TOKYO - After the elements have taken a toll on the victims of the Great East Japan Earthquake, Ms Ruiko Sasahara is reversing the process.
A mortician by profession, Ms Sasahara has been working as a volunteer up and down the north- eastern coast of Japan since the disaster struck last year, repairing battered faces so that surviving relatives can say their final farewells.
“I wanted bereaved families’ last memories of their loved ones to be of them with the best possible expression on their faces,” Ms Sasahara told the Yomiuri newspaper.
Her contributions are recorded in a recently released book titled Farewell From The Heart: The Compassionate Mortician Of The Great East Japan Earthquake.
Soon after the disaster last March, 39-year-old Ms Sasahara was given the task of preparing the body of a young girl.
Recovered from the ocean, the body was covered in seaweed, sand and shells, and the skin had lost its natural colour.
Ms Sasahara said she realised that restoring bodies was the only way in which she could contribute in the aftermath and immediately volunteered her skills.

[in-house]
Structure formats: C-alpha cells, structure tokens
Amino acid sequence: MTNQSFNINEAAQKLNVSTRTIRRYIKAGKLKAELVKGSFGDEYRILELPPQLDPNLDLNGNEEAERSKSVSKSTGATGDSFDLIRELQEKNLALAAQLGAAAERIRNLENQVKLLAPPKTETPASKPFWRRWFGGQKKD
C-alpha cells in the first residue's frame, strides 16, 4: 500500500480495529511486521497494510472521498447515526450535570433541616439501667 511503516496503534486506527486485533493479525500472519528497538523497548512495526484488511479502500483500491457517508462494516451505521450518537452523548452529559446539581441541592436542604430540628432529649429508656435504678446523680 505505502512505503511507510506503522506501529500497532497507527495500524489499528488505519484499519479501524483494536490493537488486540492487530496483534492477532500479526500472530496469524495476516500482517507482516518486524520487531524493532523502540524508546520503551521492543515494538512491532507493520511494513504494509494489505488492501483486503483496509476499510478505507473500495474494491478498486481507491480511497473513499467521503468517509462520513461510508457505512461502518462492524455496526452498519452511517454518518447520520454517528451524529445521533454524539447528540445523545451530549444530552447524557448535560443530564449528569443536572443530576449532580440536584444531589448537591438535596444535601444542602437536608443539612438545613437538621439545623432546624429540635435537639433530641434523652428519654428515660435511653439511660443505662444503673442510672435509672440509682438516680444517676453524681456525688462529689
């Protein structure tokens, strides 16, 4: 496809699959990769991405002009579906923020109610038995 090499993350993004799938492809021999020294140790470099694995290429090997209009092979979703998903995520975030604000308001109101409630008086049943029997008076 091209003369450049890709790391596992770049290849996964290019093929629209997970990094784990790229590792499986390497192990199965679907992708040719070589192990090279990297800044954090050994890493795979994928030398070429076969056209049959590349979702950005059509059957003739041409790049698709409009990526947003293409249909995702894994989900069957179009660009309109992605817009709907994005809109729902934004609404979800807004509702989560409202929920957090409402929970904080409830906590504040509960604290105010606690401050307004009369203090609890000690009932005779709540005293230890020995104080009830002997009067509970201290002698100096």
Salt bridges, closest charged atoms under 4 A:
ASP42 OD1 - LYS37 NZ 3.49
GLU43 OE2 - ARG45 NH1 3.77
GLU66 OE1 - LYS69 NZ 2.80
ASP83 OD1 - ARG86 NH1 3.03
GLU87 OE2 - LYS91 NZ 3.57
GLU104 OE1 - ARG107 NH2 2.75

She has worked on around 400 bodies, beginning her heart-breaking task by speaking quietly to the person and then placing her hands on the face to discern the shape of the nose, cheeks and eyebrows.
For bodies that sustained little damage and were found relatively soon after the disaster, the process can take as little as 20 minutes.
But with the days stretching into weeks and months and now a full year, her task is much more difficult.
One body that was found 43 days after being pummelled by the tsunami took her more than three hours to recreate. And, aware that the face that she is going to present to the grieving family will be the last memory they have of that person, she has even resorted to using clippings from her own hair to restore eyelashes and eyebrows.
On the third anniversary of the disaster, we look at how life has changed - or not - for the survivors and the country.
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